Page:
The Impact of Nurse Burnout
Nurse burnout can be quite dangerous for the nurses themselves, their patients, and the hospital they work for. Here are ways nurse burnout can impact everything and everyone around them:
- Low-Quality Care
This is perhaps the most dangerous impact of nurse burnout. Stressed-out and exhausted nurses are more likely to make mistakes and make poor decisions, resulting in patient discomfort, infections, and, in some extreme cases, death.
In addition, a stressed nurse can also be insensitive, lacking in empathy or compassion, cynical, or even rude to patients. They won’t be able to offer as much guidance or being as caring or helpful as they’ve been in the past. This creates poor relationships with patients and influences patient’s experience in the medical facility.
- Nursing Shortage and Turnover
The American Association of Colleges of Nursing revealed several factors contributing to the shortage in nursing staff. These include high retirement numbers, insufficient nursing school faculty and enrollment, the aging population, and the high number of nurses leaving this profession.
In fact, one in five nurses leaves their first job within the first year, while one in three nurses leaves within the second year due to various reasons from feeling overworked to poor management.
Unfortunately, there’s a correlation between the increased turnover and nurse burnout. An increase in turnover can increase workloads and stress for other nurses, leading to burnout and lowering the quality of care provided to patients.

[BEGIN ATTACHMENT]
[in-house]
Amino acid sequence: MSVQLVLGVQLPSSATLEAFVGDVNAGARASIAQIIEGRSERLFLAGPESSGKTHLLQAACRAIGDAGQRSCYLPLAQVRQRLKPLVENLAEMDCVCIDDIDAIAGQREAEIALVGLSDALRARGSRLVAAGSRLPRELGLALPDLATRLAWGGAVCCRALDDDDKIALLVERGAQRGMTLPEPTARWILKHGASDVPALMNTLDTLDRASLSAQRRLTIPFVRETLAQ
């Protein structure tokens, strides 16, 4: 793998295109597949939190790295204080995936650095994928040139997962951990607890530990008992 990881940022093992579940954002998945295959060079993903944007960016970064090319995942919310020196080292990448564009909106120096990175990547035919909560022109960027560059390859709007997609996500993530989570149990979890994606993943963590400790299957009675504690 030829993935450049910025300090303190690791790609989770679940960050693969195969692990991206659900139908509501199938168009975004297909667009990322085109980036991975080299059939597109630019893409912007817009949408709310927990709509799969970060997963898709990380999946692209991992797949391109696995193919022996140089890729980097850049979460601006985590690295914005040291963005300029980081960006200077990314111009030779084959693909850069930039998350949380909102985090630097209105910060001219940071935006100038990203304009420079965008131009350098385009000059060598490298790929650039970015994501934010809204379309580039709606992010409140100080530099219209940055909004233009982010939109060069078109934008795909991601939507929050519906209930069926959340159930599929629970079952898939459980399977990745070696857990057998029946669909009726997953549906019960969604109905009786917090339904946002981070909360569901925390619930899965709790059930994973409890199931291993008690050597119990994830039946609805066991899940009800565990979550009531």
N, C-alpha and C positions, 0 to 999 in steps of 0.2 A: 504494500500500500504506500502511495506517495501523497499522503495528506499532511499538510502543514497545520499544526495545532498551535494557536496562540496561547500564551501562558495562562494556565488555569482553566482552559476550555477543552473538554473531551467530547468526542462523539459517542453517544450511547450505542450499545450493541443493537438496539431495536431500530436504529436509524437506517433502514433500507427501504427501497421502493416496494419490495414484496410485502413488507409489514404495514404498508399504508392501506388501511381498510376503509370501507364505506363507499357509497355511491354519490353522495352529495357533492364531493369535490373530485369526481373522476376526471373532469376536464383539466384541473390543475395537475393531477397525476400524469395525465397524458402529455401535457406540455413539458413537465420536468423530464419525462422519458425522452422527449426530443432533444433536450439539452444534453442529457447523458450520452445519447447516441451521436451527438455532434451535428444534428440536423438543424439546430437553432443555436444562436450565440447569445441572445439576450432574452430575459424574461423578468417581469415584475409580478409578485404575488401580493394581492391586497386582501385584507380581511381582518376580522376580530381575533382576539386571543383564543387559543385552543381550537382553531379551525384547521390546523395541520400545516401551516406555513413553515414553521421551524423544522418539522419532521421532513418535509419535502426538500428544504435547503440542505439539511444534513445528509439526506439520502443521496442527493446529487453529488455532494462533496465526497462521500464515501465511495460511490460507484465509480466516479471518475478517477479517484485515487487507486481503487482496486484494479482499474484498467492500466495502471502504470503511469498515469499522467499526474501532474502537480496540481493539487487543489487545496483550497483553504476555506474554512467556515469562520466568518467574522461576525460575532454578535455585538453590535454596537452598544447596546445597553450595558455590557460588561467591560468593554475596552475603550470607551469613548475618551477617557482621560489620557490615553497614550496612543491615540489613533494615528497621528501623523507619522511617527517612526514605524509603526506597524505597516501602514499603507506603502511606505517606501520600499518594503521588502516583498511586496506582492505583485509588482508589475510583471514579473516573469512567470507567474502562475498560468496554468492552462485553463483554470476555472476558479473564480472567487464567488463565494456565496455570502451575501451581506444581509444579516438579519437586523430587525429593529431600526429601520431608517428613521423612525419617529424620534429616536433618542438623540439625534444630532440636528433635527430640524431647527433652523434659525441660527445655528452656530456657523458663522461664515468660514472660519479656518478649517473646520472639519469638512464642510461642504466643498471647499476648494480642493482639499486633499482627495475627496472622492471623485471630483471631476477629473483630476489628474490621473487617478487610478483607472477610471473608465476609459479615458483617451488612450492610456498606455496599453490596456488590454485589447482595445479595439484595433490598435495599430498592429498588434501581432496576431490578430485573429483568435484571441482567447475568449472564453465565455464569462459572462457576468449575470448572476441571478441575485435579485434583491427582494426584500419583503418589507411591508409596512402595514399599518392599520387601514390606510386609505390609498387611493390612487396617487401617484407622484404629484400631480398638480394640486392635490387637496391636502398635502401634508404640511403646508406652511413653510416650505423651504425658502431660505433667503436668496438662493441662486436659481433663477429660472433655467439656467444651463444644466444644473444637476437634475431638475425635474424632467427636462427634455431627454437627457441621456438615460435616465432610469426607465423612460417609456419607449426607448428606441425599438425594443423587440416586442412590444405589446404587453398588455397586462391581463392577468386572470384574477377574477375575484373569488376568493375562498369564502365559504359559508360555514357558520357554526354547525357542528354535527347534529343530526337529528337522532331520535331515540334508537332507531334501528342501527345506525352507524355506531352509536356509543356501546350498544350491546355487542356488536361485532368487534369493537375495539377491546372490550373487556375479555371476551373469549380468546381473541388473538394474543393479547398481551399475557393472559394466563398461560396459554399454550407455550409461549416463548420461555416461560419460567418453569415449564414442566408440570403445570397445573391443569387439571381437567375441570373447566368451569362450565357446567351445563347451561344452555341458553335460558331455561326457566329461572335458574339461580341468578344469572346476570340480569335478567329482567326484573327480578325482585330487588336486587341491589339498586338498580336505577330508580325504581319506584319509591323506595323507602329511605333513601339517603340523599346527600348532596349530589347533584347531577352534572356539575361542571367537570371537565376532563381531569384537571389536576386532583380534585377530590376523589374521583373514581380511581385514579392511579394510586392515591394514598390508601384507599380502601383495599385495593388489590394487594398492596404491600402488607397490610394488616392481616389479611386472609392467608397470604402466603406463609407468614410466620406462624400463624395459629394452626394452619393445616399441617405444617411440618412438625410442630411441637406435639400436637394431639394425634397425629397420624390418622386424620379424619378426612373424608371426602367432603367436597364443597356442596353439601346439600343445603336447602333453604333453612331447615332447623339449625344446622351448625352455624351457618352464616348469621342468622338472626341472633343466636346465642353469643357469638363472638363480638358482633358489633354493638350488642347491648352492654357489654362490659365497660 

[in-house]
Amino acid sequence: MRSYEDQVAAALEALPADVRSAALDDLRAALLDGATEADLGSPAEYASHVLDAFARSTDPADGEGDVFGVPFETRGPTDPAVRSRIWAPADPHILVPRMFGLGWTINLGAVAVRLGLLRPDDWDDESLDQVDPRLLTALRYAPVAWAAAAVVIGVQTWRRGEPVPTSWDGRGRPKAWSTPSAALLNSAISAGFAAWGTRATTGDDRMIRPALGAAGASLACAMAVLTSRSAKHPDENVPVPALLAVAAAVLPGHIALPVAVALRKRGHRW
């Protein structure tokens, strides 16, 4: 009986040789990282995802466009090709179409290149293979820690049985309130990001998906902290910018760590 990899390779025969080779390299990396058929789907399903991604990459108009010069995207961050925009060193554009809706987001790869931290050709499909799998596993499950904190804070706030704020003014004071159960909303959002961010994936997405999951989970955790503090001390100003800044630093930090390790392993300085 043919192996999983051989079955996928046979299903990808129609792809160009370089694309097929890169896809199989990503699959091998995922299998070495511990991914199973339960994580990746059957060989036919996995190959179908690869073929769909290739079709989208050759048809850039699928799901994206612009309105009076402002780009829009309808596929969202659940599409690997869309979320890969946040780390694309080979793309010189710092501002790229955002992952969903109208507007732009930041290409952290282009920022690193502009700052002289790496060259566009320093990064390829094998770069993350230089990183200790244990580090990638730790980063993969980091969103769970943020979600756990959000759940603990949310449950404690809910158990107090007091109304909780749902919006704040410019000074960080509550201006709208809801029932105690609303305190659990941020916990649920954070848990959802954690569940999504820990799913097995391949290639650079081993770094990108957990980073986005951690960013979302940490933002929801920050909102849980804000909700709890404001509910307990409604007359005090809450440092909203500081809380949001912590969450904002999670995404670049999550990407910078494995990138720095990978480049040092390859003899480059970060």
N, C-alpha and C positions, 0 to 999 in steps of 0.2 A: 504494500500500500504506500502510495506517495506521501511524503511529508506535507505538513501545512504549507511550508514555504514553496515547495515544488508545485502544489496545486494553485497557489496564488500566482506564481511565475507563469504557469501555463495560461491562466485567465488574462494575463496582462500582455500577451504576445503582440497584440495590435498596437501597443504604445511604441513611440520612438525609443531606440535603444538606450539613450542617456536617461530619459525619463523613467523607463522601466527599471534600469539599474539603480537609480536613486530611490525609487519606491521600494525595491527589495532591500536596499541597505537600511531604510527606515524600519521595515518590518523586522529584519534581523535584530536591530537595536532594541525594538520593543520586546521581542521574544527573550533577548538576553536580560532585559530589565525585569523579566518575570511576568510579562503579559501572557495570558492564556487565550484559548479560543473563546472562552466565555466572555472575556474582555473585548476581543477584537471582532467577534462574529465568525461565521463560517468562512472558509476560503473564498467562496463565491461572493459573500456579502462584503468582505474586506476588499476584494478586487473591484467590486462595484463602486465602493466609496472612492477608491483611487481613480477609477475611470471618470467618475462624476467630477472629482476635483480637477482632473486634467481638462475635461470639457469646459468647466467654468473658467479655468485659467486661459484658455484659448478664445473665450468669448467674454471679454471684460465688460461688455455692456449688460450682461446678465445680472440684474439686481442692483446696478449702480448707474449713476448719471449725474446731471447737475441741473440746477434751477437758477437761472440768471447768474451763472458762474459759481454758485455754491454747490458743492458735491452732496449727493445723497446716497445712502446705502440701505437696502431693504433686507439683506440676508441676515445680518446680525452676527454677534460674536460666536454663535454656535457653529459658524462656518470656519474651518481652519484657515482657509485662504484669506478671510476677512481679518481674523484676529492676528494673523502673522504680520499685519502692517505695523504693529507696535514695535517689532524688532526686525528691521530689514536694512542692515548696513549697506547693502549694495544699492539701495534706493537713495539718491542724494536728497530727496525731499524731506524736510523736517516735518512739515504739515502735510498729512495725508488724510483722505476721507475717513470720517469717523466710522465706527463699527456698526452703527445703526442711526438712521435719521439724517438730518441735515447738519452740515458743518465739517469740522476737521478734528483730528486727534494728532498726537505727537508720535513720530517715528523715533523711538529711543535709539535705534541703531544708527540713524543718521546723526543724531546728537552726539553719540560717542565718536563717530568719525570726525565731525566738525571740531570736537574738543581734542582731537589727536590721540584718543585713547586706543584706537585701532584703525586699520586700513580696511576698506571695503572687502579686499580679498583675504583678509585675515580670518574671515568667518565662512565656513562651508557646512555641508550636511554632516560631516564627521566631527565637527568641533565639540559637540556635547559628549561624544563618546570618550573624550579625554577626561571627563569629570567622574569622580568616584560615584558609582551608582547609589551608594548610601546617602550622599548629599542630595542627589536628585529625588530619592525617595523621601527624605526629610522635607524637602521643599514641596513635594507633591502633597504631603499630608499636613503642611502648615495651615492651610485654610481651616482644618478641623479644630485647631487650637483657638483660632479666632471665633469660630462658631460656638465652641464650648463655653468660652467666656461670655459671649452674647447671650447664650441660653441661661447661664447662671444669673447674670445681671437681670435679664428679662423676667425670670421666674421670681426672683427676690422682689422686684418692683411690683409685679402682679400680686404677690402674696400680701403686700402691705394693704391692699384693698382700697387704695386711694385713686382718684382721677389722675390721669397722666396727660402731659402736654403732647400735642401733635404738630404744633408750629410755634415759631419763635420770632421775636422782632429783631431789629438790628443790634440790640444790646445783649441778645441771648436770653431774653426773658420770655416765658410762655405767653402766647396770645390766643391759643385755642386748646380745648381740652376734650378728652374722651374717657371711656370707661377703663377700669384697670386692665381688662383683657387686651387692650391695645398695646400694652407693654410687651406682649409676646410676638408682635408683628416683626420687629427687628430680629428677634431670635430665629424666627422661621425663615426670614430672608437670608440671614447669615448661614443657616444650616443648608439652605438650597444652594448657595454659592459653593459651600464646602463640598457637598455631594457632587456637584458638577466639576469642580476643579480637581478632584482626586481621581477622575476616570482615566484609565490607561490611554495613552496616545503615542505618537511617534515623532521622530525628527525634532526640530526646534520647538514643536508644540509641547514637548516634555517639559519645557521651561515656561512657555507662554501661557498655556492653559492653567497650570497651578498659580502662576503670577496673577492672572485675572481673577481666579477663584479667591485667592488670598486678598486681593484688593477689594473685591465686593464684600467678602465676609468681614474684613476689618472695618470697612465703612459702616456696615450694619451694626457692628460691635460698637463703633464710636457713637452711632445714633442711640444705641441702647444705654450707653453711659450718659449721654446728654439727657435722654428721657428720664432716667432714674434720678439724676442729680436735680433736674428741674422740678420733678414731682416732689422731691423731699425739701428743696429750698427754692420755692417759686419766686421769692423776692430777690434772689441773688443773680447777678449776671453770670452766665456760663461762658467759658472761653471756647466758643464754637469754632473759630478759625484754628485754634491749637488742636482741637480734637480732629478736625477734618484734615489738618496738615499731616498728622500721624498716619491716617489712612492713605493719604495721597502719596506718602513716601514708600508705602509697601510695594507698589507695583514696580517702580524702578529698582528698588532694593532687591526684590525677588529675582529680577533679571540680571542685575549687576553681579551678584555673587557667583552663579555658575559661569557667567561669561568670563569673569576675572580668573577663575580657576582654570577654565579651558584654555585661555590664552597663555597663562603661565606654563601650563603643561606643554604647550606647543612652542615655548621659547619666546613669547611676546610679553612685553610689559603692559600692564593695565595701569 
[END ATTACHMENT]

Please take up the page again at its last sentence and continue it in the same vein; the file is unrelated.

- Costly and Damaging To Organizations
Employee turnover can be extremely costly for organizations. Healthcare institutions spend a lot of money every year in recruiting, training, and retaining their employees. And as more healthcare employees experience burnout and distress, costs only continue to rise.
Also, as mentioned before, burned-out nurses mean lower quality of patient care. The mistakes made by burned-out nurses can have a long-lasting impact on the hospital’s reputation and may even end up in lawsuits, which can be costly.
- Creating a Toxic Workplace
Nurse burnout can have a detrimental effect on other staff and the entire workforce in general. Since burnout negatively influences personal characteristics and habits, it can harm relationships with co-workers and team members. Consequently, it can result in strained workplace relationships and create an uncomfortable and toxic working environment.
- Affects Nurse Health
Lastly, nurse burnout can be a substantial concern for the nurses who experience it themselves. A stressed or burned-out nurse is at risk for developing anxiety, depression, and other psychological health conditions.
Physical and mental exhaustion, as well as sleep deprivation, can also impact the nurse’s overall well-being. It may put them at risk of a variety of physical illnesses, including heart diseases, high blood pressure, diabetes, weakened immune system, and more.
People get stressed out sometimes. However, with what’s happening in the world right now, nurses and other healthcare professionals are even more prone to stress over a longer period of time and experience burnout.
While nursing burnout really does happen, it doesn’t have to define your nursing career. By understanding burnout’s symptoms, causes, and implications and relieving it with self-care and support initiative, nurses can keep on caring for their patients to the best of their ability.